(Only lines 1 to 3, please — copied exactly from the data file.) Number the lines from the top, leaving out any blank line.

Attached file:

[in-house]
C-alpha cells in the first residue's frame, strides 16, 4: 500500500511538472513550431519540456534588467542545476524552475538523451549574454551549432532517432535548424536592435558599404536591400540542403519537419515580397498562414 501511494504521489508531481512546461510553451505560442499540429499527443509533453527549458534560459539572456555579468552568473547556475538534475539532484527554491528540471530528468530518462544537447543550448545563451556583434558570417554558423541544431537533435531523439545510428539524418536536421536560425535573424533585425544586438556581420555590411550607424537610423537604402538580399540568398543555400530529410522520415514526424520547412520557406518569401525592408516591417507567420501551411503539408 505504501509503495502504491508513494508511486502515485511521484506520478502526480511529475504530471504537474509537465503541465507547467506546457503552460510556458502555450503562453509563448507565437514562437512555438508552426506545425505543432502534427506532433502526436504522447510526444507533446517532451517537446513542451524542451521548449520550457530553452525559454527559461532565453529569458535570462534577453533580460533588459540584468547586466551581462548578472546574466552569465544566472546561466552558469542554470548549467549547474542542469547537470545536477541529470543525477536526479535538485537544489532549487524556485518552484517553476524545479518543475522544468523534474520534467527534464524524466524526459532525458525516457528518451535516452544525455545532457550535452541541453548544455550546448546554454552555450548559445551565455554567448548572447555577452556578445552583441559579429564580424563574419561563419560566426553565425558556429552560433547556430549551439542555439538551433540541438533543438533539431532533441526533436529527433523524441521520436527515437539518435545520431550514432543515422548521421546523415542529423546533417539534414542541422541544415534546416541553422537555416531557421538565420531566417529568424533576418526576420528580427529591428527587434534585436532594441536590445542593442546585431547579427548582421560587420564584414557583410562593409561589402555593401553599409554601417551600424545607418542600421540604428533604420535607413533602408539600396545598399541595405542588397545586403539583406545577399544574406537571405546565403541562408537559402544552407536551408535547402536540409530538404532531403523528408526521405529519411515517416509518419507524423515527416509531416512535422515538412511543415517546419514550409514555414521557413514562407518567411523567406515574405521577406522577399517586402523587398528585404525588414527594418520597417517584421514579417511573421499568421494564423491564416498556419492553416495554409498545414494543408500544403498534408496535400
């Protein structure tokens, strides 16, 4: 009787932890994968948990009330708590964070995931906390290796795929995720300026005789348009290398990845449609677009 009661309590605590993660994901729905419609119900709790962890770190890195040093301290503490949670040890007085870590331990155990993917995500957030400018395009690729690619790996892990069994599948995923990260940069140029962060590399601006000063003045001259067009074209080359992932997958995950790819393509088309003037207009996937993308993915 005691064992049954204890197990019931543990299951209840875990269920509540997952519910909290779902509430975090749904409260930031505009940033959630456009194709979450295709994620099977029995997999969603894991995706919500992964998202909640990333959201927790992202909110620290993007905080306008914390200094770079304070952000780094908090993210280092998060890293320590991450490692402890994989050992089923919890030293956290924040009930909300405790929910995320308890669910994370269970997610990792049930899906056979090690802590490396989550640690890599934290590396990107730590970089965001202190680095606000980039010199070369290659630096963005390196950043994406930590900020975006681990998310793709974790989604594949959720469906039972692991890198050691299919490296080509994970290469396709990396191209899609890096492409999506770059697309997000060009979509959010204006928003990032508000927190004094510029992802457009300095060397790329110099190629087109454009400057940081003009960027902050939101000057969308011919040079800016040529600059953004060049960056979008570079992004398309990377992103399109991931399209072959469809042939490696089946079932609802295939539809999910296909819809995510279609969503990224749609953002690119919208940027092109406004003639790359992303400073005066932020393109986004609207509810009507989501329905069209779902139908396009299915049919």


[in-house]
C-alpha cells in the first residue's frame, strides 16, 4: 500500500511538472513550431519540456534588467542545476524552475538523451549574454551549432532517432535548424536592435558599404536591400540542403519537419515580397498562414 501511494504521489508531481512546461510553451505560442499540429499527443509533453527549458534560459539572456555579468552568473547556475538534475539532484527554491528540471530528468530518462544537447543550448545563451556583434558570417554558423541544431537533435531523439545510428539524418536536421536560425535573424533585425544586438556581420555590411550607424537610423537604402538580399540568398543555400530529410522520415514526424520547412520557406518569401525592408516591417507567420501551411503539408 505504501509503495502504491508513494508511486502515485511521484506520478502526480511529475504530471504537474509537465503541465507547467506546457503552460510556458502555450503562453509563448507565437514562437512555438508552426506545425505543432502534427506532433502526436504522447510526444507533446517532451517537446513542451524542451521548449520550457530553452525559454527559461532565453529569458535570462534577453533580460533588459540584468547586466551581462548578472546574466552569465544566472546561466552558469542554470548549467549547474542542469547537470545536477541529470543525477536526479535538485537544489532549487524556485518552484517553476524545479518543475522544468523534474520534467527534464524524466524526459532525458525516457528518451535516452544525455545532457550535452541541453548544455550546448546554454552555450548559445551565455554567448548572447555577452556578445552583441559579429564580424563574419561563419560566426553565425558556429552560433547556430549551439542555439538551433540541438533543438533539431532533441526533436529527433523524441521520436527515437539518435545520431550514432543515422548521421546523415542529423546533417539534414542541422541544415534546416541553422537555416531557421538565420531566417529568424533576418526576420528580427529591428527587434534585436532594441536590445542593442546585431547579427548582421560587420564584414557583410562593409561589402555593401553599409554601417551600424545607418542600421540604428533604420535607413533602408539600396545598399541595405542588397545586403539583406545577399544574406537571405546565403541562408537559402544552407536551408535547402536540409530538404532531403523528408526521405529519411515517416509518419507524423515527416509531416512535422515538412511543415517546419514550409514555414521557413514562407518567411523567406515574405521577406522577399517586402523587398528585404525588414527594418520597417517584421514579417511573421499568421494564423491564416498556419492553416495554409498545414494543408500544403498534408496535400
């Protein structure tokens, strides 16, 4: 009787932890994968948990009330708590964070995931906390290796795929995720300026005789348009290398990845449609677009 009661309590605590993660994901729905419609119900709790962890770190890195040093301290503490949670040890007085870590331990155990993917995500957030400018395009690729690619790996892990069994599948995923990260940069140029962060590399601006000063003045001259067009074209080359992932997958995950790819393509088309003037207009996937993308993915 005691064992049954204890197990019931543990299951209840875990269920509540997952519910909290779902509430975090749904409260930031505009940033959630456009194709979450295709994620099977029995997999969603894991995706919500992964998202909640990333959201927790992202909110620290993007905080306008914390200094770079304070952000780094908090993210280092998060890293320590991450490692402890994989050992089923919890030293956290924040009930909300405790929910995320308890669910994370269970997610990792049930899906056979090690802590490396989550640690890599934290590396990107730590970089965001202190680095606000980039010199070369290659630096963005390196950043994406930590900020975006681990998310793709974790989604594949959720469906039972692991890198050691299919490296080509994970290469396709990396191209899609890096492409999506770059697309997000060009979509959010204006928003990032508000927190004094510029992802457009300095060397790329110099190629087109454009400057940081003009960027902050939101000057969308011919040079800016040529600059953004060049960056979008570079992004398309990377992103399109991931399209072959469809042939490696089946079932609802295939539809999910296909819809995510279609969503990224749609953002690119919208940027092109406004003639790359992303400073005066932020393109986004609207509810009507989501329905069209779902139908396009299915049919």